With just over a year to go, and with January being the month of grasping the nettle, it’s time for businesses to get on and start planning for cross-border trade post-Brexit.
Customers, whether other businesses or consumers, have grown accustomed to having goods provided on demand. Supply chains have developed to do so in a smooth and efficient manner. With 60% of all UK trade being with the EU, there are naturally concerns that Brexit may see the loss of the current frictionless border arrangements with the imposition of customs tariffs and other restrictions.
These concerns are best illustrated by figures reported by the Chartered Institute of Logistics & Transport. Dover and the Channel Tunnel handle 3.7 million freight movements per year, an average of 11,000 trucks a day in both directions (more at peak times). 28% of the UK’s food is imported from the EU, 80% of that on those trucks. Even a minor delay at the port could have far reaching consequences – with impacts doubtless being seen in availability, shelf life, waste and prices.
Strategic decisions on goods and trading
Brexit may still be 15 months away and the final outcome of negotiations far from clear, however, that does not mean you cannot be taking steps to seek to ease the passage of your goods to / from the UK. Strategic discussions on supply chain sourcing and locations are doubtless ongoing amongst multinationals and major businesses. Work and advice will equally be required on classification of goods and on trading terms going forward.
Authorised Economic Operator (AEO) scheme
In the meantime, whether your business engages directly or indirectly in international trade, you should consider becoming certified by HMRC under the Authorised Economic Operator (AEO) scheme.
AEO status is an internationally recognised quality mark indicating that your role in the international supply chain is secure and that your customs controls and procedures are efficient and compliant. It will, in effect, mean your company becomes trusted and permitted to trade with far less intervention by HMRC or Border Force and their foreign counterparts than those who are not so certified.
AEO is a global concept aimed at promoting security and safety in the supply chain. It is not limited to those businesses which deal with customs matters. It is open to any size of business, from SMEs to multinationals, if involved in the international supply chain of goods which have been imported or are intended for export.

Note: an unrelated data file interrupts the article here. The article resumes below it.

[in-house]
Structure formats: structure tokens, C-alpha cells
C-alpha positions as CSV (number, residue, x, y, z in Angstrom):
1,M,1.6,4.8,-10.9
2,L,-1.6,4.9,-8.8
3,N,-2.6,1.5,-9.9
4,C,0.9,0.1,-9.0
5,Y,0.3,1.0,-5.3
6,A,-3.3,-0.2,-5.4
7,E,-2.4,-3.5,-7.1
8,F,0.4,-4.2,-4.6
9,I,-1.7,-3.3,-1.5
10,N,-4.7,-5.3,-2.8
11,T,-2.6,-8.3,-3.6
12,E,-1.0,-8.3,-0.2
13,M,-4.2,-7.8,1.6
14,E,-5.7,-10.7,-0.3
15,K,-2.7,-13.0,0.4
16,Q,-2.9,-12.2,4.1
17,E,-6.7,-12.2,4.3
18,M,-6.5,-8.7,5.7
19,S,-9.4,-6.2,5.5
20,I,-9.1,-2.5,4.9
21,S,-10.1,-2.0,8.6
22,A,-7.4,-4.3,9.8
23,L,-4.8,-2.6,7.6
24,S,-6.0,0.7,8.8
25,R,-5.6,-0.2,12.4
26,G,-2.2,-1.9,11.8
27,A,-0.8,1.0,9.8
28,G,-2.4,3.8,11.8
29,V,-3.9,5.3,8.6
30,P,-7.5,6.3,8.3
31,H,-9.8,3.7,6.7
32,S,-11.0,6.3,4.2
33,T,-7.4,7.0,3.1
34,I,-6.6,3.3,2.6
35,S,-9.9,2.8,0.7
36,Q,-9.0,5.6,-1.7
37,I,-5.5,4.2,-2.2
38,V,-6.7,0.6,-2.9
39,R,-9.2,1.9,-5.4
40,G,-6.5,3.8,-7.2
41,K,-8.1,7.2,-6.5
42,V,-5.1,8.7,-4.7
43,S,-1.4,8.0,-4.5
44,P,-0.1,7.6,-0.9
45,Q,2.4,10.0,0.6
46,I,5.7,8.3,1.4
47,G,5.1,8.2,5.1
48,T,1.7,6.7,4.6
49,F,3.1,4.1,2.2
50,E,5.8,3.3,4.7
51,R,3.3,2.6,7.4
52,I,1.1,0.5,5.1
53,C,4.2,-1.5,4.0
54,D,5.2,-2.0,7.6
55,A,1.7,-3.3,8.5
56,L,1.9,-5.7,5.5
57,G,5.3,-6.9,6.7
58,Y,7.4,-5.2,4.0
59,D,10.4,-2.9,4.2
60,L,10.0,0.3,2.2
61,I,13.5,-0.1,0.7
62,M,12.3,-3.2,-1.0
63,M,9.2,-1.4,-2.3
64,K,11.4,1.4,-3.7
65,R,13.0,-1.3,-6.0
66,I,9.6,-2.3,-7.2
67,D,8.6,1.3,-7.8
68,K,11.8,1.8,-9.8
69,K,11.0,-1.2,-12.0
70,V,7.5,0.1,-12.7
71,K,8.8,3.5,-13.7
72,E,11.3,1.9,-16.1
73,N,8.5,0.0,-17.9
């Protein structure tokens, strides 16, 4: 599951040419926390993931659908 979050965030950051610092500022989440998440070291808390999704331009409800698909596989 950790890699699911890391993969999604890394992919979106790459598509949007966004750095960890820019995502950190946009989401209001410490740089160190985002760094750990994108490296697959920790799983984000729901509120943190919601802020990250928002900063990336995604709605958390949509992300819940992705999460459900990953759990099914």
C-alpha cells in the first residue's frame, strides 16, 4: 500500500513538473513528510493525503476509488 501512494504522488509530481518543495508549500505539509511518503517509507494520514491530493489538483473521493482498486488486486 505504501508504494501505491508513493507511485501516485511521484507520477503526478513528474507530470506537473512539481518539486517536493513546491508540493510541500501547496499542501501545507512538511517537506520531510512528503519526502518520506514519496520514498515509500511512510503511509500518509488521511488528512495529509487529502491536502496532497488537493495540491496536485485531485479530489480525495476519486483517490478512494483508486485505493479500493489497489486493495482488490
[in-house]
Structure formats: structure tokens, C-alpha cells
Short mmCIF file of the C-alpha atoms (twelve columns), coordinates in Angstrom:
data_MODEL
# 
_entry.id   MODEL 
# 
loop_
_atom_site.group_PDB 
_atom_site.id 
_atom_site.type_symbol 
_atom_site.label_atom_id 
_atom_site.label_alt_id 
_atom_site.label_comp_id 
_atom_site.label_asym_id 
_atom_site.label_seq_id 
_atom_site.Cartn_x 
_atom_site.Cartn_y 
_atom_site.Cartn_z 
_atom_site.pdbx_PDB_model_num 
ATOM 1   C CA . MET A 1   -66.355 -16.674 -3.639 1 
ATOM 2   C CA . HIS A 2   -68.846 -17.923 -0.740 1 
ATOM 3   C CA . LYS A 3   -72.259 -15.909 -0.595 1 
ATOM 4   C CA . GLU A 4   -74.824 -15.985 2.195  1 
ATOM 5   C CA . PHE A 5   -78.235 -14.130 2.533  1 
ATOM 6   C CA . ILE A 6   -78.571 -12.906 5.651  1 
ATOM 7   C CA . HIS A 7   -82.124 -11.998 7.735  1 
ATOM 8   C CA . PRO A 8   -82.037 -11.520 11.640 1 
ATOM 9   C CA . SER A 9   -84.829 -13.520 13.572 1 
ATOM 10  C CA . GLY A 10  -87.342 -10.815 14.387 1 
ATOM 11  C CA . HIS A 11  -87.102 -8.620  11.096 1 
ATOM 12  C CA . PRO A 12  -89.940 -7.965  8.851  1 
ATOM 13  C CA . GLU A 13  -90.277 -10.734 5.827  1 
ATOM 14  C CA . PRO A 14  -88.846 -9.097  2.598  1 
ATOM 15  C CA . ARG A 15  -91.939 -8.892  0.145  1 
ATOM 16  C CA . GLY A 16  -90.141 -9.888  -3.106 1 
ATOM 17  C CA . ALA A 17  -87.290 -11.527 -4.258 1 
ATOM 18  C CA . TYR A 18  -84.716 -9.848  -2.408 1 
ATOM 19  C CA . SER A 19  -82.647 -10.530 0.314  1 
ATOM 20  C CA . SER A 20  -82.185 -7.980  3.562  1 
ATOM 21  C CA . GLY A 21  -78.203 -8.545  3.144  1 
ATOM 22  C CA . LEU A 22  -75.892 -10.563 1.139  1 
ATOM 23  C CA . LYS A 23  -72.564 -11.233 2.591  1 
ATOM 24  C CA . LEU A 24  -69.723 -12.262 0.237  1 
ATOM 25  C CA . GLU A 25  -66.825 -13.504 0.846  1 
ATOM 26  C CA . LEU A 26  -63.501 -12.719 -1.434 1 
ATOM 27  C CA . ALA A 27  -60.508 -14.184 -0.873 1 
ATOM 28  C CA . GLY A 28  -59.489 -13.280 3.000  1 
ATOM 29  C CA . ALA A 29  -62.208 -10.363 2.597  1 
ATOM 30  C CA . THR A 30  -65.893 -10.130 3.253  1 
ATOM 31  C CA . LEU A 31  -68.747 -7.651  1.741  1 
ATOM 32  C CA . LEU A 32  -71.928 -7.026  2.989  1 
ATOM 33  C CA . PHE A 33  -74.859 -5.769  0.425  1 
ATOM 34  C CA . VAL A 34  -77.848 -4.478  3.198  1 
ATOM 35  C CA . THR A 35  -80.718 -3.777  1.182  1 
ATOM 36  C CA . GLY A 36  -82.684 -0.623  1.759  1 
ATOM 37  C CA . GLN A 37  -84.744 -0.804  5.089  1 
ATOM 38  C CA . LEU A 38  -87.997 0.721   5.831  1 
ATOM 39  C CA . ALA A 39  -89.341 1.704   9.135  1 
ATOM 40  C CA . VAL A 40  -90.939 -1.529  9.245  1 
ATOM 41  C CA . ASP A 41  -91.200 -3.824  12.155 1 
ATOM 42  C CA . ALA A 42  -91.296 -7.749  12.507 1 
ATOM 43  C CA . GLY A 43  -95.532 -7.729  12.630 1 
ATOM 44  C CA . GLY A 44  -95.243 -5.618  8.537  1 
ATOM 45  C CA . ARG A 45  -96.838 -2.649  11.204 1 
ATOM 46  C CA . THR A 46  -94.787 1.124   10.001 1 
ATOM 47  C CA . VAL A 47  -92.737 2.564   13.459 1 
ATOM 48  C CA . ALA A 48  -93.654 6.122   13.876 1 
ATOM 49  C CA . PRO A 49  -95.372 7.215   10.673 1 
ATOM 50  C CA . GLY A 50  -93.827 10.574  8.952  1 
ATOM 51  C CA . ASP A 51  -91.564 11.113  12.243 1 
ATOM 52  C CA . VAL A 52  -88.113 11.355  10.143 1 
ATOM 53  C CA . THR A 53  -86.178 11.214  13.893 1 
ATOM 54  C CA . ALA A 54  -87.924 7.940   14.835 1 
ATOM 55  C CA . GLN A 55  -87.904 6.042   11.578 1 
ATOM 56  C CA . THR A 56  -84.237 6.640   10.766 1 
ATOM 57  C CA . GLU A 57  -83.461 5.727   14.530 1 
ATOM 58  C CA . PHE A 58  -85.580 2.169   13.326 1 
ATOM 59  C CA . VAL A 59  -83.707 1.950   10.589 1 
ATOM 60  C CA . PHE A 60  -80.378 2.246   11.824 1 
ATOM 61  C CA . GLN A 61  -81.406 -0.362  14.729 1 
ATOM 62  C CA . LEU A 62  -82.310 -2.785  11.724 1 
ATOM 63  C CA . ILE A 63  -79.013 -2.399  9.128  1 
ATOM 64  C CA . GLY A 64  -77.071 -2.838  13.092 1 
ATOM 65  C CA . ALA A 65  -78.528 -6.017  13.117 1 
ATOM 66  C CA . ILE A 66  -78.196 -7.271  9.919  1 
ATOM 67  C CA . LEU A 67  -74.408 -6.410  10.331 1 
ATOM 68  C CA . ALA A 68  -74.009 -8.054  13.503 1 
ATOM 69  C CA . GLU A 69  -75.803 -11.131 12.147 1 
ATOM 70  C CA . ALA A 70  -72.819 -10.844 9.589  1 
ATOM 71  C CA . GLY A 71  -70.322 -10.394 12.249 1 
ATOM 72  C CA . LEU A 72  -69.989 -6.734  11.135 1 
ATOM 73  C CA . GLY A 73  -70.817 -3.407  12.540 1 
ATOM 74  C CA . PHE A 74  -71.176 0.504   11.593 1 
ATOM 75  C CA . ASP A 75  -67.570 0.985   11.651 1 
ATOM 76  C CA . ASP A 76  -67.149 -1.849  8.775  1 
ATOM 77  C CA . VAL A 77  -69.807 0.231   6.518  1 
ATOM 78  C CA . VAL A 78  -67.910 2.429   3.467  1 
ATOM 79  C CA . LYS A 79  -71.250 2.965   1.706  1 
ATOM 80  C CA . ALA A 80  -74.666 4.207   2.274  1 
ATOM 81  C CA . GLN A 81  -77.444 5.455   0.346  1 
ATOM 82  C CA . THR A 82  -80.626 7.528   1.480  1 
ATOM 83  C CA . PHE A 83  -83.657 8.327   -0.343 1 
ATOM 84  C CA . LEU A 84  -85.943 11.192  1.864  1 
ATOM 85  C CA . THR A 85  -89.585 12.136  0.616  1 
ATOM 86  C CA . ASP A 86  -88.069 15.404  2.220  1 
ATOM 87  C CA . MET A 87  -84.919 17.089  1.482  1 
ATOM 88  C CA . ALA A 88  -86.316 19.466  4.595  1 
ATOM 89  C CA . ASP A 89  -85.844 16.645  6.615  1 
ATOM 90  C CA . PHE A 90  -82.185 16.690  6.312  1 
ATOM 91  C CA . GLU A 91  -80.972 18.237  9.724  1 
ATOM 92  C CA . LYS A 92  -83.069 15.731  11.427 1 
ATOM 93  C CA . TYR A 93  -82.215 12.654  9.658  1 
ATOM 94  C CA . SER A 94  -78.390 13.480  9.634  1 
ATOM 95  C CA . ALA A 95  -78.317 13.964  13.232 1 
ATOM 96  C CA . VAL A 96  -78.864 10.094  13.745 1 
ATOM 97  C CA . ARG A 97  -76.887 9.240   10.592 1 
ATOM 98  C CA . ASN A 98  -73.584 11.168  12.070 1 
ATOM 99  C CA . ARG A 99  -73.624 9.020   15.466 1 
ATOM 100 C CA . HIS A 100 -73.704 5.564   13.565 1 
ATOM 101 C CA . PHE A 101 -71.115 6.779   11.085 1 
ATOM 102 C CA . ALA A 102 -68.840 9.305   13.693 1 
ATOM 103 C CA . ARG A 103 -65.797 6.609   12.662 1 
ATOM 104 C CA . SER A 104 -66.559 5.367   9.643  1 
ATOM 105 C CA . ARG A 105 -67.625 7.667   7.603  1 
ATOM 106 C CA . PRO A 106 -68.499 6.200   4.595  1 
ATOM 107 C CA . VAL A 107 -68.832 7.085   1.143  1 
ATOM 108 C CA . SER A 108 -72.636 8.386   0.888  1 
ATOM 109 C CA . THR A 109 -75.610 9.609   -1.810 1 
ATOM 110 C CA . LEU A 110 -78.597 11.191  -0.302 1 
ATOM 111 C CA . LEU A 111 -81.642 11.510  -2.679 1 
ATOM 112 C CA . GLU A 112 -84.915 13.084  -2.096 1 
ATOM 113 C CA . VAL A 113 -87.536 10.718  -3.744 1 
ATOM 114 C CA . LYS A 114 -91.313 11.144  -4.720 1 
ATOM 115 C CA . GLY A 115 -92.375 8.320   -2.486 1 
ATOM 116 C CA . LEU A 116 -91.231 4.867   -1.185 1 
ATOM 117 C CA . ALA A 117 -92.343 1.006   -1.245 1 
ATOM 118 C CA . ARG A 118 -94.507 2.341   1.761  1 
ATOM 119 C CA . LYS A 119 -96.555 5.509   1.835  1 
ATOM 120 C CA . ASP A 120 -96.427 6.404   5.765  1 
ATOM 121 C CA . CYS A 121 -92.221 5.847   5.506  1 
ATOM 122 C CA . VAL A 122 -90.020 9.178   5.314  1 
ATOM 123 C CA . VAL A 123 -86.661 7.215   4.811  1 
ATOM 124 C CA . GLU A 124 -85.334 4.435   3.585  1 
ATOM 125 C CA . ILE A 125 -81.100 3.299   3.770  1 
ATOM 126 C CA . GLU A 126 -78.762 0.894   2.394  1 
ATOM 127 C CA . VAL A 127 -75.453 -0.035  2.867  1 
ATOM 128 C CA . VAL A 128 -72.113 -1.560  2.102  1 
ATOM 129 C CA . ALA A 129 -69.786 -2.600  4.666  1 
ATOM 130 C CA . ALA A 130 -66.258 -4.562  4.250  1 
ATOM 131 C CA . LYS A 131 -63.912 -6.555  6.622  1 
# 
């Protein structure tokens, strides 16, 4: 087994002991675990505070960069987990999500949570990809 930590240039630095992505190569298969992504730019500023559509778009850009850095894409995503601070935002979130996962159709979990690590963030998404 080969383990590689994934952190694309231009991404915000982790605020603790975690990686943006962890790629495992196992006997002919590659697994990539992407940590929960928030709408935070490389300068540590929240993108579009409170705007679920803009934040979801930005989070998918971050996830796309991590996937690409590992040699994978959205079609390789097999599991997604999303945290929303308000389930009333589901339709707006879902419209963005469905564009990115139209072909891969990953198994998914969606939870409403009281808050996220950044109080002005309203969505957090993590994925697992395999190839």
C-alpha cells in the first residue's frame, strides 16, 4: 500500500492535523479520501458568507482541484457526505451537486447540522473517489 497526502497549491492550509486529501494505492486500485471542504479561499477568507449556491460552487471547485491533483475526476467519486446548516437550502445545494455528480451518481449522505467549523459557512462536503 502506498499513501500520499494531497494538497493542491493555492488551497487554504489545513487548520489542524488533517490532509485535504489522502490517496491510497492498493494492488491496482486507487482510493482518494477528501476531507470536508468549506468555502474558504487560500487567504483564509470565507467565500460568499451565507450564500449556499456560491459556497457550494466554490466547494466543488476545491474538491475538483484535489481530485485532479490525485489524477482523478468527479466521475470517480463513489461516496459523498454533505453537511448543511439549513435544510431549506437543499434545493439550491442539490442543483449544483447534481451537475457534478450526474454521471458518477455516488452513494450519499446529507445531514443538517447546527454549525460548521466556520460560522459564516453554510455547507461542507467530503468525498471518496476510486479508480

The advantages of AEO are:
- fewer inspections and other agency interventions;
- reducing fees and delays; and
- increasing competitiveness.
Fast-tracking consignments improves productivity and profitability. Reciprocal and mutual recognition arrangements for the likes of C-TPAT for faster international customs transits. In the medium term, AEO status offers access to the proposed customs self-assessment regime.
Like many New Year resolutions, this is neither a straight forward nor quick process. It can take at least 6 to 9 months.
Preparation is needed if the application is not to be rejected. This should be regarded as an investment, for which advice and support may be necessary. For many companies already engaged in international trade, the end of transitional arrangements following the introduction of new Unions Customs Code (UCC) rules in May 2016 means that compliance audit and finance models need to be looked at in any event.
There are three striking statistics about AEO recognitions by HMRC. Firstly, only 0.25% of UK companies engaged in international trade are currently recognised. Secondly, the pace of AEOs recognition has increased with a third of all approvals granted since June 2016. UCC introduction and the associated changes to inward processing relief and the 70% reduction in Guarantee Waivers (money held to pay for possible duties later) than the Brexit decision. Thirdly, although still a minority of applicants, there has been a significant uptake of AEO from end-users as well as the freight sector. They include ASDA, Boots, ASOS, Next, Trespass, Diageo, Nestle, United Biscuits, Honda, Rolls-Royce and Siemens.
As with many other initiatives, the adoption of AEO status by major retailers and manufacturers could “reach back” down the supply chain to create either a competitive opportunity or pre-qualification hurdle for suppliers…
Whether you decide to act or not, make AEO status is something you make a decision about – and not just an idea that you realise too late that you should have acted upon.